Because now CAWs (Canadian Armchair Warriors) can shout at us “lefties” (i.e. not-heaven-bound non-misanthropes) that IS? ISIS? ISIL? must be stopped by any means necessary.

So congratulations, Halliburton/Lockheed Martin/Boeing and so on and so forth and more of the same etc etc. You have won more $$$!

For the record, I assume no responsibility for the series of tragedies that have befallen the middle east during my lifetime, except that I’m a Canadian taxpayer, so, yeah, I guess I bear responsibility whether I assume it or not.

Thanks for that, o ye political class of chauffeured limousines and million dollar security teams.

By the way, that European free trade deal Harper signed on our behalf? It’s all so Tarsands Inc. doesn’t get slapped with a “dirty oil” label. Not that Europeans were planning on buying any of it anyway, not having the facilities to refine it.

Keep voting, Conservatives, hell is just around the corner for us infidels, I’m sure.


CAW – Canadian Armchair Warrior

A commenter on a Facebook friend’s post that more people in Saskatchewan will be killed by drunk drivers in the next month than by ISIS  pulled a CAW (Canadian Armchair Warrior) on me, wagging his finger at my lack of appreciation for how the Conservative Party of Canada’s war on Iraq, financed by all Canadians and which consists of flying over Iraq to drop bombs on it, will protect women and children.

Ah, women and children. Oh, how our men in suits and uniforms love ‘em some women and children.

Just not enough to hold an inquiry into missing and murdered ones here at home.

Heck, hold an inquiry? Provide us all with safe, reliable, and affordable public transportation!

I should have just ignored him but instead I told him he was full of it. As far as I know he’s still blathering forth (ala Mark Steyn, not that I’ve had occasion to read him in a couple of years) about what a traitor I am to the women and children of the middle east for not lining up behind the CEOs of Lockheed Martin, Halliburton (which has two “l”s now thanks to commenter, sheena) and Boeing to rah rah Stephen Harper’s wildest we(s)t dream come true, the A/OK from Obama (of all Muslims!) to bomb Iraq.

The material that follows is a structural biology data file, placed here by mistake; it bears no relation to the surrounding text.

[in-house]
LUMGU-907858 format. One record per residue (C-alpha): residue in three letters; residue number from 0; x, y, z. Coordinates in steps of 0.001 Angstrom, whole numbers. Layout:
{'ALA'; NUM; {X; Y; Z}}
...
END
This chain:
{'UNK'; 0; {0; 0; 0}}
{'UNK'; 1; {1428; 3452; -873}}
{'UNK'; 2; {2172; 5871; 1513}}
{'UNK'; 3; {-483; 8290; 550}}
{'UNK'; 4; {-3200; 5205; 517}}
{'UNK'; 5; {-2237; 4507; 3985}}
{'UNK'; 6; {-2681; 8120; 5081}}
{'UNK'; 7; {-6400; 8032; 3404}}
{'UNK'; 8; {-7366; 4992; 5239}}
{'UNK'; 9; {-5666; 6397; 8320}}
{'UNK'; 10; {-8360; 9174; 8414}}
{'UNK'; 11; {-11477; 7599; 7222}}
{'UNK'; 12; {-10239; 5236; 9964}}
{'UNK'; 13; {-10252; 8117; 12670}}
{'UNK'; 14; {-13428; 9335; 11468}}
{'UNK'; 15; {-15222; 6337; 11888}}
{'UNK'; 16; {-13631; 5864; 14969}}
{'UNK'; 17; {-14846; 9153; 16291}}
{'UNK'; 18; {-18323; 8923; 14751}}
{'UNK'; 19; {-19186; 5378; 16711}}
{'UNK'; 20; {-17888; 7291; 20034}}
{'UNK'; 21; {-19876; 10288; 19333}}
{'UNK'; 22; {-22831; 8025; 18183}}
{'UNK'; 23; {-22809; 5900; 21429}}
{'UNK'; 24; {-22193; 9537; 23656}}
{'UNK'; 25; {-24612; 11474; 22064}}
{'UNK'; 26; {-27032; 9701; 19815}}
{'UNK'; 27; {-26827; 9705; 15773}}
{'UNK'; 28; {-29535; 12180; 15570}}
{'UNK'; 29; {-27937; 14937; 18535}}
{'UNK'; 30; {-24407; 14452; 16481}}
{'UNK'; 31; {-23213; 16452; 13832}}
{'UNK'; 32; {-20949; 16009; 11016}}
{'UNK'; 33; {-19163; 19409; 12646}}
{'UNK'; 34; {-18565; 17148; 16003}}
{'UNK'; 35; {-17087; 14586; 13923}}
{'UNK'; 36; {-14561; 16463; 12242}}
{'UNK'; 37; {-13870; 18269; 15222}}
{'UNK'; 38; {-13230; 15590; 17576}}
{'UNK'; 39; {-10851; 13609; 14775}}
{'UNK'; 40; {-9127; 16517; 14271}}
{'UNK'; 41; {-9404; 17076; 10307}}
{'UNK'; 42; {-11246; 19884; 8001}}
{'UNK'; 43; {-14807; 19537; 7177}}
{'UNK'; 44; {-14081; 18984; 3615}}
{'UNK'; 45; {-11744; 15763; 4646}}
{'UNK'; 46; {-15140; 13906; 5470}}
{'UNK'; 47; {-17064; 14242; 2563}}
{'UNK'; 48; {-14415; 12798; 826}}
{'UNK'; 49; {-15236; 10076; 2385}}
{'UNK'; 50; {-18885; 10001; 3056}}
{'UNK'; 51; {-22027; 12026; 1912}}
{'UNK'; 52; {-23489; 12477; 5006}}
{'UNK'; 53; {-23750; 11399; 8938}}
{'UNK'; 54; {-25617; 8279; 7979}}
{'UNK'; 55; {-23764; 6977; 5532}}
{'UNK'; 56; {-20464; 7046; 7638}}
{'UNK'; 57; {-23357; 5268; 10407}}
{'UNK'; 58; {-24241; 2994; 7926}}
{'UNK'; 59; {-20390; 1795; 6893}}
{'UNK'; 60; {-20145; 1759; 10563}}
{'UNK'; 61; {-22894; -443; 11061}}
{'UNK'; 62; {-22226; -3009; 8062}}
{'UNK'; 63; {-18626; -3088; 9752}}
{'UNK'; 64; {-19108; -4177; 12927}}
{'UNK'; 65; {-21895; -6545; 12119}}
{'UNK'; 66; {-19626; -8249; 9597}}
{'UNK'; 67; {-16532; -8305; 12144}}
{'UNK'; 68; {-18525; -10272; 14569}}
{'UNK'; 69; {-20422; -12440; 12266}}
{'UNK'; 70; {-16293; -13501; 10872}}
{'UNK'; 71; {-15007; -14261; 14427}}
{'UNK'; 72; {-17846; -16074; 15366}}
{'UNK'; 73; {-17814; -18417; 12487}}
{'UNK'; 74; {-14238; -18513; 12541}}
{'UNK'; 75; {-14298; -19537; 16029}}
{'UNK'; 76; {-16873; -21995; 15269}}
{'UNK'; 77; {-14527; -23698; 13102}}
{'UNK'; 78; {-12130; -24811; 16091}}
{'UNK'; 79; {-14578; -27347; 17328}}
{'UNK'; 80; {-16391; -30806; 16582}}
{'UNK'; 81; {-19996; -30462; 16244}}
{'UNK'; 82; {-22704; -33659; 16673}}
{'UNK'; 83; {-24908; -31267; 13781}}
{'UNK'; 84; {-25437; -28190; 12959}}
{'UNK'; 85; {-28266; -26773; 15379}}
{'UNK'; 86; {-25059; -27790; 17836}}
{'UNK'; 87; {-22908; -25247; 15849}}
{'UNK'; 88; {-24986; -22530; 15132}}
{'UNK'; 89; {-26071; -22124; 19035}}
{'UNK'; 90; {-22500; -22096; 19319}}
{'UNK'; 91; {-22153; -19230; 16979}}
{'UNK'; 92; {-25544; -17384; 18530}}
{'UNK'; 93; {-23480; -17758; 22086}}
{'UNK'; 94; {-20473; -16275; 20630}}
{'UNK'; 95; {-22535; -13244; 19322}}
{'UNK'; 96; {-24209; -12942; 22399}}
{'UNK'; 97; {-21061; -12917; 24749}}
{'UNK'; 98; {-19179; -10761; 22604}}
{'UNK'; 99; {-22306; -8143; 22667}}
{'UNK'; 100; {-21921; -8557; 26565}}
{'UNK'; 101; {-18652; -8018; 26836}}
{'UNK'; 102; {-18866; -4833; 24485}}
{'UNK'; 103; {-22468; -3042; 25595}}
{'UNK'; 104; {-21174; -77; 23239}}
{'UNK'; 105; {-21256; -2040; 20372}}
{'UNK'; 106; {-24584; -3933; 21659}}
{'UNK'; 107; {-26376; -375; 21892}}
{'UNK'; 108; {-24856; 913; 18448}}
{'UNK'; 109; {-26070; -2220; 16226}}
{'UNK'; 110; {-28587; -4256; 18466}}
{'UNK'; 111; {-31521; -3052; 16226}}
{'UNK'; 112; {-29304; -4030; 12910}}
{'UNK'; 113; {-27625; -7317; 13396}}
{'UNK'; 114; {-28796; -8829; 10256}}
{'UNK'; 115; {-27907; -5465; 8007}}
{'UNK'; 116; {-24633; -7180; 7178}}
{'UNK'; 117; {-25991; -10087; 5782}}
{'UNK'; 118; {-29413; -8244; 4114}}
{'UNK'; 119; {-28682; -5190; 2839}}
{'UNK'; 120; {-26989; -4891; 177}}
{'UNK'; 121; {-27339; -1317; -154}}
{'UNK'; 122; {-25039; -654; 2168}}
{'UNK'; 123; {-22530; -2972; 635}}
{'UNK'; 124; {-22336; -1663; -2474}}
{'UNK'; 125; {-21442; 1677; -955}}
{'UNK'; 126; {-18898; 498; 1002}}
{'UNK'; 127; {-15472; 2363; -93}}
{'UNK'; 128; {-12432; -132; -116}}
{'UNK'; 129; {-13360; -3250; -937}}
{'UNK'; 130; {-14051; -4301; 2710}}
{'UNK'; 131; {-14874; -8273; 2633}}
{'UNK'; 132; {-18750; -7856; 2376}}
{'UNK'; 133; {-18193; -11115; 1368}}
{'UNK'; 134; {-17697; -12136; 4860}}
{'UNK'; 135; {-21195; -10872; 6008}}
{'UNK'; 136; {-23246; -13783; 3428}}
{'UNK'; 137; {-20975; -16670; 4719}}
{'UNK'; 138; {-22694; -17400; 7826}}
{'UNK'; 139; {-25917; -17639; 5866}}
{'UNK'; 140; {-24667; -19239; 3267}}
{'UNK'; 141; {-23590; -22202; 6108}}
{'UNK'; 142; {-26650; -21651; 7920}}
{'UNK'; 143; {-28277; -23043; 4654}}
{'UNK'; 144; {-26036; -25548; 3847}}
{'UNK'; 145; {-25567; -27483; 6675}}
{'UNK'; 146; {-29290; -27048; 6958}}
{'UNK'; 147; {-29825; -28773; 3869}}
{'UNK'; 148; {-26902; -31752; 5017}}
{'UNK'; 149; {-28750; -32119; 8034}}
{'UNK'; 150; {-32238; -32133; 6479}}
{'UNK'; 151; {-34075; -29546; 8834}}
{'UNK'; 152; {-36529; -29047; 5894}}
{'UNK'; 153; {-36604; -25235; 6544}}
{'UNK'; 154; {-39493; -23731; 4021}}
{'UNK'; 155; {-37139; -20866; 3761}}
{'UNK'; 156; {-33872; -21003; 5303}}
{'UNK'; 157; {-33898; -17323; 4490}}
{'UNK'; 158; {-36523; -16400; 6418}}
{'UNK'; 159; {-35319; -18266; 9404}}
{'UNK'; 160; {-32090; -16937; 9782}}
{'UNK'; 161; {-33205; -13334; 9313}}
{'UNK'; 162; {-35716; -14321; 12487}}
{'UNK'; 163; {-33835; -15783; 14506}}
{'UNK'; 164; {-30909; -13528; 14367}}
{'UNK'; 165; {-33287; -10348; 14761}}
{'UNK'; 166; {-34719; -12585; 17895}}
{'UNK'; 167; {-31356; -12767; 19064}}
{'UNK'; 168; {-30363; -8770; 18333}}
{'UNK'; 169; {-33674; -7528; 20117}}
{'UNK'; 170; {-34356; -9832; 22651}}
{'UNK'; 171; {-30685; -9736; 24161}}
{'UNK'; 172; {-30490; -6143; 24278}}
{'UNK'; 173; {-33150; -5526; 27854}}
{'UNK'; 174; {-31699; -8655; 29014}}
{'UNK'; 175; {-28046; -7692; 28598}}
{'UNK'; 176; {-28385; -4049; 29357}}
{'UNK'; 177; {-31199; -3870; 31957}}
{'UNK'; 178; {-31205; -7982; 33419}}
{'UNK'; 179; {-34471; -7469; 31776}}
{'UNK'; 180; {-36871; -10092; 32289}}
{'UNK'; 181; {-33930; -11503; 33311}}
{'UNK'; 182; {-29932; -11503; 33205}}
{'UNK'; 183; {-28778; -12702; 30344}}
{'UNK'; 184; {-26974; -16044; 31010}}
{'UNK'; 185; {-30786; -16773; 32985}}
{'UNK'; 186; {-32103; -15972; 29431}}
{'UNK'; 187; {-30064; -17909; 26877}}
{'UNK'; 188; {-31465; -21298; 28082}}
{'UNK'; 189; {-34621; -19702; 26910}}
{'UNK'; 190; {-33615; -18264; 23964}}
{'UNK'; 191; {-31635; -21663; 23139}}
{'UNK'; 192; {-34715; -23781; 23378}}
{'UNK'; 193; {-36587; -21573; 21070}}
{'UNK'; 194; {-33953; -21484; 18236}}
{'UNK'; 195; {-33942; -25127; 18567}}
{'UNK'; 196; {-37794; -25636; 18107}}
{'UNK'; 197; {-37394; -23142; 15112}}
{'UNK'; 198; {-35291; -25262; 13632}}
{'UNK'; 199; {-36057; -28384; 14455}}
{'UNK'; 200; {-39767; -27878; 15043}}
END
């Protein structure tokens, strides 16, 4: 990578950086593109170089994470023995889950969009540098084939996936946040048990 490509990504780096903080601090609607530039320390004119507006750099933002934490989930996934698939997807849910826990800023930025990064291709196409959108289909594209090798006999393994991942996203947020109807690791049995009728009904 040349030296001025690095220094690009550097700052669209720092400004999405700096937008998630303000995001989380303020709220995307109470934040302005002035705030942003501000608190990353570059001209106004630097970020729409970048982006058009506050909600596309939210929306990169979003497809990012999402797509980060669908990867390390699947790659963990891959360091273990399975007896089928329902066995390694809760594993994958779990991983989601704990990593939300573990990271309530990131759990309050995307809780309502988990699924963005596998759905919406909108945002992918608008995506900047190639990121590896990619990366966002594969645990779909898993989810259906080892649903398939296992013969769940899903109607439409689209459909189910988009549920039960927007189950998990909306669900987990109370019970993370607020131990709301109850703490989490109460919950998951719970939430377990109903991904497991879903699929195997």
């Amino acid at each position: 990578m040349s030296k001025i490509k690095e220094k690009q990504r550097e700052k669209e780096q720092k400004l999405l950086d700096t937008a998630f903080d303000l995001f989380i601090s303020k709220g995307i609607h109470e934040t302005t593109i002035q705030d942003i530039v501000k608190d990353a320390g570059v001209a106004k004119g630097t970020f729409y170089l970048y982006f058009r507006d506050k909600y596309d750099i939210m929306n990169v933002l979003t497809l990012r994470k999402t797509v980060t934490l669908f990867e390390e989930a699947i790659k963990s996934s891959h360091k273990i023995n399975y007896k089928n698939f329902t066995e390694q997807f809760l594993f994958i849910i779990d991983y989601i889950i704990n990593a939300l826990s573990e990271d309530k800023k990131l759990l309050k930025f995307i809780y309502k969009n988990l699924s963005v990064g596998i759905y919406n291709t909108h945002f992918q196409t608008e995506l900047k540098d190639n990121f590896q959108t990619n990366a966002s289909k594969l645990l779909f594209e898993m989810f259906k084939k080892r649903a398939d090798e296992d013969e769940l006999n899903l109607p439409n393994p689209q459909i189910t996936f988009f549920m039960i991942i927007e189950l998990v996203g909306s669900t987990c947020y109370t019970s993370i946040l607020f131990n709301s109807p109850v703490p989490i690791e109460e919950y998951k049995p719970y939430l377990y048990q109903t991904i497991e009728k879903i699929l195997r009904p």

I was more annoyed than usual, though, because earlier this morning I read a pundit misrepresent – completely – what Romeo Dallaire said about Harper’s War, which was that we would need to put boots on the ground to have any appreciable effect on ISIS one way or another, meaning that dropping bombs from the air is dropping bombs from the air.

So unless I missed an opposite nuance that said pundit didn’t, Romeo Dallaire is hardly supportive of dropping bombs from the air.

But who cares, right? Because all of this is just more of the same, playing politics with people’s lives, domestic lives, foreign lives, it’s theatre, playacting, the only people to suffer will be the friends and families of the bomb droppers who develop back injuries and/or post traumatic stress disorder because, surprise surprise, the bombs that they drop from the air will kill more women and children than would be killed had they not dropped bombs on them.

And because Conservatives believe that governing is all about lower and lower taxes for the same corporations that have completely messed up the economies of the world by severing the loop that once connected profits to workers, there won’t be any support for them, either.

Please stop boo hooing about your injuries after the fighting, veterans, and either stop signing up in the first place or stop voting Conservative, because we can’t afford both you at war and you after war.

So get over yourselves and pick one or the other because Sooey Says Economics 101 teaches us that you can have your tax cuts or you can have your wars but you can’t have both.

Oh, unless “you” are a corporation living the most rarefied of existences in Harper Canada.

Whatever. Just shoot me if I’m caught wasting my time arguing with a Canadian Armchair Warrior on the internet, please.

Cripes, if only I knew how to knit – then I could leave off the war CAWs altogether and go back to my knitting…



Mystery Solved!

Okay, for anybody wondering why Olivia Chow’s performance is so lame, I’ve figured it out for you – her heart isn’t into being mayor of a city so fucking stupid that it would have John Tory at 39%, Doug Ford at 37% and her at 22%, at any point in the campaign, let alone two weeks before it’s too late and either John Tory or Doug Ford has been elected mayor of Toronto, aka Stupidheadtown.

David Solnacki I stand corrected, you did not drop out too early, you dropped out too late.


Another Q

Is it me? Or does Chris Alexander literally diminish in stature every time he opens his mouth?